Qatar Petroleum announces the initiation of Qatargas operations
The state-owned petroleum company, Qatar Petroleum, has announced the commencement of Qatargas’ operations.
The energy operator was integrated with the liquefied natural gas (LNG) company RasGas, which was announced in December 2016.
Qatargas will now be responsible for all of Qatar’s 77mn tonnes of annual LNG export capacity.
Through the integration of the world’s biggest LNG producers, Qatar Petroleum will save approximately QR2bn (US$549mn) annually.
The news of Qatargas’ imitation was announced on 3 January by the President and CEO of Qatar Petroleum, Saad Sherida Al-Kaabi.
“Our aim was to integrate the two companies’ resources and capabilities to create a truly unique global energy operator in terms of size, service and reliability,” Mr Al-Kaabi reported.
“We also aimed to create higher value for our stakeholders, and enhance the competitive position of the Qatari gas industry,” he added.
“It is important to highlight that this integration will ultimately save us around 2 billion Qatari Riyals in operating cost annually.”
Representatives from ExxonMobil, Total, ConocoPhillips, and Shell were all present during the announcement, as the main shareholders of both companies.
Hydrogen Map shows 57 projects are operational globally
Currently there are 57 projects operational and a further 58 will be in development by the end of 2021. Construction of another 92 are slated to begin in the next decade.
Western Europe and Asia Pacific, which account for more than 83% of known low-carbon hydrogen projects, are driving growth, but US projects are rising. The US is well positioned to lead the green hydrogen economy due to the abundant, low cost renewable energy sources needed to produce it, such as wind, solar, hydropower and nuclear, according to McKinsey.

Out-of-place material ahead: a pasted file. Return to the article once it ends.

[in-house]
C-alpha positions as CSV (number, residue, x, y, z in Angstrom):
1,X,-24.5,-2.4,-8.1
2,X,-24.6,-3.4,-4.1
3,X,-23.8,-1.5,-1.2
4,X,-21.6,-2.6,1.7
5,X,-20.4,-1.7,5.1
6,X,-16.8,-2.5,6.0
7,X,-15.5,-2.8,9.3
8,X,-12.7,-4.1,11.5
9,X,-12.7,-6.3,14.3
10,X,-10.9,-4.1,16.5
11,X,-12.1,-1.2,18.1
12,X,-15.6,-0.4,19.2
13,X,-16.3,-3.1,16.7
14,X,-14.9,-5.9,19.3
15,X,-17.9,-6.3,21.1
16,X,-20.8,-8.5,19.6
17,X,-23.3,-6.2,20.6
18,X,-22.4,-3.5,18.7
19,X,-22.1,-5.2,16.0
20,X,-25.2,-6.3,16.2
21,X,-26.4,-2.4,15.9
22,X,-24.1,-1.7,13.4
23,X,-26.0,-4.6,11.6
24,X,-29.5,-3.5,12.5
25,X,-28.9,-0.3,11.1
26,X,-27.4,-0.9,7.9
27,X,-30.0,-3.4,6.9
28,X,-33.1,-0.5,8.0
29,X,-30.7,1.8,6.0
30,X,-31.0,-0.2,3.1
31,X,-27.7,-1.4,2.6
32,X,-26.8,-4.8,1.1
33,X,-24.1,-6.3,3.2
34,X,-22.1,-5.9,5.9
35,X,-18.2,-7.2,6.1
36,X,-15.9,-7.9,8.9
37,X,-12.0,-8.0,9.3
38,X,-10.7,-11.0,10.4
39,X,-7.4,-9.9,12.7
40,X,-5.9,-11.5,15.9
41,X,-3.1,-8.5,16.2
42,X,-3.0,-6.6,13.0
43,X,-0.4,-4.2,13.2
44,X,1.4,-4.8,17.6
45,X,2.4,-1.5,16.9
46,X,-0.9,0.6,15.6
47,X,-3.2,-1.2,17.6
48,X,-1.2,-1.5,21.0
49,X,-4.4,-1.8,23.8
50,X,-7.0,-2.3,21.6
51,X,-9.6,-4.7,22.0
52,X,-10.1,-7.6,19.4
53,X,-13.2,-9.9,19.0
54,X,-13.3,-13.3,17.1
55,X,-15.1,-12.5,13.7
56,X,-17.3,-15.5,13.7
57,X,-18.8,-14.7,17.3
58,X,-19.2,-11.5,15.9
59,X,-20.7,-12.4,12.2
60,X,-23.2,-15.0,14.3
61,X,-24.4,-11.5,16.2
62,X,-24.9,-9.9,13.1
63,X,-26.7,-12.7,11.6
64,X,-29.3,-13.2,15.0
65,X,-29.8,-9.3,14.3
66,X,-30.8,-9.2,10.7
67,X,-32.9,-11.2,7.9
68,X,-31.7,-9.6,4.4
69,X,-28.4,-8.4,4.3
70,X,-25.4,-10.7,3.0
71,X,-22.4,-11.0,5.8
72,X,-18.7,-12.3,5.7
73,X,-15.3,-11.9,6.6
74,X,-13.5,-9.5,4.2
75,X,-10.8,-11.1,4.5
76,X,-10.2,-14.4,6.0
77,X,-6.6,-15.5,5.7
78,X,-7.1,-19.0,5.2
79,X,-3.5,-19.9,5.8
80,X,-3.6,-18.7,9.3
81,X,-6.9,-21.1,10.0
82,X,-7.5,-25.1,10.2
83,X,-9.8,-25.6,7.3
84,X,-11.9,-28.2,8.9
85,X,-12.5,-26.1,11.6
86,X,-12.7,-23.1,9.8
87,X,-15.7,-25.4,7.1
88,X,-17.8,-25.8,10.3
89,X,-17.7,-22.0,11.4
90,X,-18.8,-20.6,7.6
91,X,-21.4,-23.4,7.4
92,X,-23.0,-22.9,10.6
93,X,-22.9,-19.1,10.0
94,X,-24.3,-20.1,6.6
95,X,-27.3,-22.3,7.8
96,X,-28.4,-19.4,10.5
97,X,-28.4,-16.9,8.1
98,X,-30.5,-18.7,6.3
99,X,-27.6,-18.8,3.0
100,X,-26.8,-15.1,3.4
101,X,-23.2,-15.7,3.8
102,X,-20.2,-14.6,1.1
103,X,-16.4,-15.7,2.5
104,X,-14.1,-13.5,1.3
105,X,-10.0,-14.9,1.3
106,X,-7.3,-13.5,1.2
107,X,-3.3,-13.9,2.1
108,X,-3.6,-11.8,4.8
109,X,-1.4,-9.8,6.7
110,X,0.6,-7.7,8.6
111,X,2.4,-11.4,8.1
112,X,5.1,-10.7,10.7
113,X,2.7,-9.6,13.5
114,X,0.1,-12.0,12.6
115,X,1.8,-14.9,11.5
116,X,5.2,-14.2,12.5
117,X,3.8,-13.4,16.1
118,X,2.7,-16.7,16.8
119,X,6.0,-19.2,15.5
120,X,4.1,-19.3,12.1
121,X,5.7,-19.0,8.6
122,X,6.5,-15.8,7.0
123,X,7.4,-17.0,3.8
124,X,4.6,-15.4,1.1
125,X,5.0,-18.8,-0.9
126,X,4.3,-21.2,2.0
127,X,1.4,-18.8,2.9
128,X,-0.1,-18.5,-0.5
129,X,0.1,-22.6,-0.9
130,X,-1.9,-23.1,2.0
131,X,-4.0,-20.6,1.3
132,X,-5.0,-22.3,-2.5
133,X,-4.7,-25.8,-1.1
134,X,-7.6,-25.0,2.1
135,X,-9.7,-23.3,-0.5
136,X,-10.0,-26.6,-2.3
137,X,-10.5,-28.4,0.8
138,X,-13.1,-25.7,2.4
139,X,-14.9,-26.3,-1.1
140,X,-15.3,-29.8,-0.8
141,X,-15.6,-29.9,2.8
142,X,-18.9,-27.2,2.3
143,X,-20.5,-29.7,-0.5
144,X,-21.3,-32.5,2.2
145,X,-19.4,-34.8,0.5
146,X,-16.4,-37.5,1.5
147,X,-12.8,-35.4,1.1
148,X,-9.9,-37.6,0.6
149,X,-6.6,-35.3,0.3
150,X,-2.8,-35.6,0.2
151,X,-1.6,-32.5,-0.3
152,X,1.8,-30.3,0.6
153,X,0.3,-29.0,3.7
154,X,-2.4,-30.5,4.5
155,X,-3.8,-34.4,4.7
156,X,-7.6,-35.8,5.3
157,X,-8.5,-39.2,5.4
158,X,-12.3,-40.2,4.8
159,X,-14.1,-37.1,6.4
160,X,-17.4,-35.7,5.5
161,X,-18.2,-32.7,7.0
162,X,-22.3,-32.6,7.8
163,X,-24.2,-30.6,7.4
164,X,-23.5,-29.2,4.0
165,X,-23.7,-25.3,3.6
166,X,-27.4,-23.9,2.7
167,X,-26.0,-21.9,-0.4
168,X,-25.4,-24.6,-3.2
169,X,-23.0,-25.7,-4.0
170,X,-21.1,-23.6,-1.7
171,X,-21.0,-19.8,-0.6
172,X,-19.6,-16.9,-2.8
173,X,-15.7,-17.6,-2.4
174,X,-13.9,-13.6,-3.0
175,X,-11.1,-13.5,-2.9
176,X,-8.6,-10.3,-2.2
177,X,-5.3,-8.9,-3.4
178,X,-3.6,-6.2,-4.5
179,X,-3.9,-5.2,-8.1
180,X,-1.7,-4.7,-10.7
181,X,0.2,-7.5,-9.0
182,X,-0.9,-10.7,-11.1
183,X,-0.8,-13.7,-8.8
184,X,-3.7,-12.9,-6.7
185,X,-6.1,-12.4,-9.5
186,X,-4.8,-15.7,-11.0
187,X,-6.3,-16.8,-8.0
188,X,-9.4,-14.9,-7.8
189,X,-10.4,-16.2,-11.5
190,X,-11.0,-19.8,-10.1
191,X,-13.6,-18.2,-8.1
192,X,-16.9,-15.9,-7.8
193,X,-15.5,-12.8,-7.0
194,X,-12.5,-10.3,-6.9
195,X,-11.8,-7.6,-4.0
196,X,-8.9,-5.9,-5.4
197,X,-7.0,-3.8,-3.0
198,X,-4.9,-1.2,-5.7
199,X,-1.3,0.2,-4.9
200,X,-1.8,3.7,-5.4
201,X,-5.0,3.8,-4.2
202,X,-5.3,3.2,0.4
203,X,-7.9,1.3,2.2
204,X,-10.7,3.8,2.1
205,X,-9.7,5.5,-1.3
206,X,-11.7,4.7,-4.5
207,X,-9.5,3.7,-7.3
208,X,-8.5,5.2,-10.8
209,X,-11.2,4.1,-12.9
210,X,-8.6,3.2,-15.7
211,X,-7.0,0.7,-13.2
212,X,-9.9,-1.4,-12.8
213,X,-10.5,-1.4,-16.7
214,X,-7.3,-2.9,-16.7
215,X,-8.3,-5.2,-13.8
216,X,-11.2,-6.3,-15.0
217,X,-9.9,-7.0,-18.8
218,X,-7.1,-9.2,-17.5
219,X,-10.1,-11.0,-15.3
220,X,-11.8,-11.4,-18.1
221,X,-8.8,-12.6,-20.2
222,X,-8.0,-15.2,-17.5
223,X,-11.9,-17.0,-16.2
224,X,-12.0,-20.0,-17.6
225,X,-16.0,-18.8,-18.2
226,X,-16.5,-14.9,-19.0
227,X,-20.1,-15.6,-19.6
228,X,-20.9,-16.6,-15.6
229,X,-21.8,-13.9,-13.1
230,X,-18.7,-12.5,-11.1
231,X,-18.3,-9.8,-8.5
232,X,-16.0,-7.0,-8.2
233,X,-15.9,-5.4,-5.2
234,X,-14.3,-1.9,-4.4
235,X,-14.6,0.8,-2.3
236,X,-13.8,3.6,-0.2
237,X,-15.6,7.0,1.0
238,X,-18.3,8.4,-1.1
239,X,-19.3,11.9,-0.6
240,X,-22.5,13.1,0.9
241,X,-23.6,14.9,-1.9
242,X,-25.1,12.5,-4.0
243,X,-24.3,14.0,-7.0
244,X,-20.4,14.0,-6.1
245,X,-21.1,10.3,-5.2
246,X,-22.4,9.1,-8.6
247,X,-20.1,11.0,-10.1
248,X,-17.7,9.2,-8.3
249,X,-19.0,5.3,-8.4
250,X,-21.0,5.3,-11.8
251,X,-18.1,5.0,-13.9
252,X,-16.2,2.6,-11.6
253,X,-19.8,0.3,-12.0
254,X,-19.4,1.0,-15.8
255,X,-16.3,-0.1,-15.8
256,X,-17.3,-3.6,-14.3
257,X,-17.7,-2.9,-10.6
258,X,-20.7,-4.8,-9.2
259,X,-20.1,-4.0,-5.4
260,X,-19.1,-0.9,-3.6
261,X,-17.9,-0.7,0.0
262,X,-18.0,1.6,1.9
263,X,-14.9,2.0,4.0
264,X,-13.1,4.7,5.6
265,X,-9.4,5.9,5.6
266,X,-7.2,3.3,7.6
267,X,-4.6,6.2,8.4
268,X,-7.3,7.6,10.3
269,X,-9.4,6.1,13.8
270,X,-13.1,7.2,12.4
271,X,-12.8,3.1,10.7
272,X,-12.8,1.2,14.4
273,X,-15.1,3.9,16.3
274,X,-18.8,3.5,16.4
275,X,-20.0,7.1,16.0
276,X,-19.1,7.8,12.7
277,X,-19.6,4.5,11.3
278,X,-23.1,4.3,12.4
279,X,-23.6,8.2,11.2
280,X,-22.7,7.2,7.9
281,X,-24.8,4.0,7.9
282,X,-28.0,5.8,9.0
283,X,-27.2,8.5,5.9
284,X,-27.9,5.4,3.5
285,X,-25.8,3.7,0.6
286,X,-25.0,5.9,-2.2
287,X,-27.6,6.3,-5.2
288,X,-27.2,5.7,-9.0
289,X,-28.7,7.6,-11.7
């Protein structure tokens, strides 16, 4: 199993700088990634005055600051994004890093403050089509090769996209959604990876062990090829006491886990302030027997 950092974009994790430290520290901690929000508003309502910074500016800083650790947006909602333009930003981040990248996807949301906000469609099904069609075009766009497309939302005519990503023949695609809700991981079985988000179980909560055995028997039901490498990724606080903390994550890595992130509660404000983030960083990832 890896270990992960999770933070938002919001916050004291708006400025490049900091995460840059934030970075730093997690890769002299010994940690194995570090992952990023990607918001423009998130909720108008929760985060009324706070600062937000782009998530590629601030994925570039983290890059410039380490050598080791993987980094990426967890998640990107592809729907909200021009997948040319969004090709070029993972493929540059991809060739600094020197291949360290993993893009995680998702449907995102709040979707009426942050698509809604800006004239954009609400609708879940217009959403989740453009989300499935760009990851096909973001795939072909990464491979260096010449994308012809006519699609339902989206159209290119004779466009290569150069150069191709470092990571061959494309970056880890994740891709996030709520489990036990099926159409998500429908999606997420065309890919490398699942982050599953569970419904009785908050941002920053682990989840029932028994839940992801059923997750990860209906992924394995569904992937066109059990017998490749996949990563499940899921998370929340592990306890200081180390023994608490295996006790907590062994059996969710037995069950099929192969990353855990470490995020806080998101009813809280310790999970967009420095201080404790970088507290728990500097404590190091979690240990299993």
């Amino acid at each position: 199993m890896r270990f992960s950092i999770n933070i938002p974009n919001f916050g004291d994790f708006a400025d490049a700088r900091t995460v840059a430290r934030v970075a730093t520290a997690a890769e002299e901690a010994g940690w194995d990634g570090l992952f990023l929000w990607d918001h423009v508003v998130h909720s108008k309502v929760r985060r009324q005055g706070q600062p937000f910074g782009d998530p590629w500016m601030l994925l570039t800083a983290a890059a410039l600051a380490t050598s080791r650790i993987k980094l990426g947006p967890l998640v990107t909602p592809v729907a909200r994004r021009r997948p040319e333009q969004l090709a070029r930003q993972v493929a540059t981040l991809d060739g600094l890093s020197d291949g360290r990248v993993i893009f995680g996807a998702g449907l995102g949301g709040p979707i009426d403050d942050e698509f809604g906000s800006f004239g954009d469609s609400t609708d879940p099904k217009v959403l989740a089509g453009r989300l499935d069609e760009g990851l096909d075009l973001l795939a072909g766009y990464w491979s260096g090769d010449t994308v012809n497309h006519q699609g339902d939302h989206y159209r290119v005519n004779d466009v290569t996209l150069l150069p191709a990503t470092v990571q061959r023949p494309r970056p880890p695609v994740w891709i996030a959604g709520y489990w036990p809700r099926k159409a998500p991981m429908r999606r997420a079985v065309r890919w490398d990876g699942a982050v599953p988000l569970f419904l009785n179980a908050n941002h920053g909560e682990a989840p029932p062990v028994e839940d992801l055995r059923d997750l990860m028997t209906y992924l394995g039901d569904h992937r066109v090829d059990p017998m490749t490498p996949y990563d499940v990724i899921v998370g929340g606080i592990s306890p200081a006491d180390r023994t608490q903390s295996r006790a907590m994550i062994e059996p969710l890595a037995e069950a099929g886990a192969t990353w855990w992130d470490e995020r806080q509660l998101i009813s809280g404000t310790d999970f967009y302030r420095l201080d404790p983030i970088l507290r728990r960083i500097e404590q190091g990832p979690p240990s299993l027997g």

A hydrogen production facility being built at the Tabangao refinery in Batangas, Philippines is slated to be the first to generate blue hydrogen, in which hydrogen is produced using fossil-fueled sources but the resulting carbon emissions are captured, stored or reused.
"Low carbon hydrogen and ammonia production is the key to decarbonising the hard-to-decarbonise sectors like transportation, industry and buildings”, said Pillsbury energy partner and Deputy Energy Industry Group leader Elina Teplinsky.
"This map will be a helpful tool for a broad audience of policy makers, industry participants and investors, sustainability analysts, advocates and journalists tracking the development of low-carbon hydrogen projects and encourage dialogue between those parties to further accelerate adoption of this transformational technology."
"With governments and enterprises worldwide increasingly prioritising decarbonisation goals, we are laser-focused on helping clients capitalise on the enormous opportunities that the ongoing energy transition presents,” said partner Sheila Harvey, who serves as firm-wide Energy Industry Group leader at Pillsbury and co-leads the firm’s Hydrogen practice.
Hydrogen practice group co-leader Mona Dajani, who heads Energy & Infrastructure Projects and Renewable Energy teams, said energy demand is driving significant innovation in the hydrogen space.
"Green hydrogen projects, which combine renewable power sources with hydrogen production, are unlocking new possibilities for regions previously constrained by weak grid connections and transmission bottlenecks and marking a crucial step in the development of the green hydrogen business case," she said.
New Australian clean energy storage startup Endua aims to build hydrogen-powered energy storage and deliver sustainable, reliable and affordable power.
Endua is backed by $5 million in funding, technology and industry expertise from CSIRO, Australia’s national science agency; Main Sequence, the deep tech investment fund founded by CSIRO; and Ampol, the country’s largest fuel network.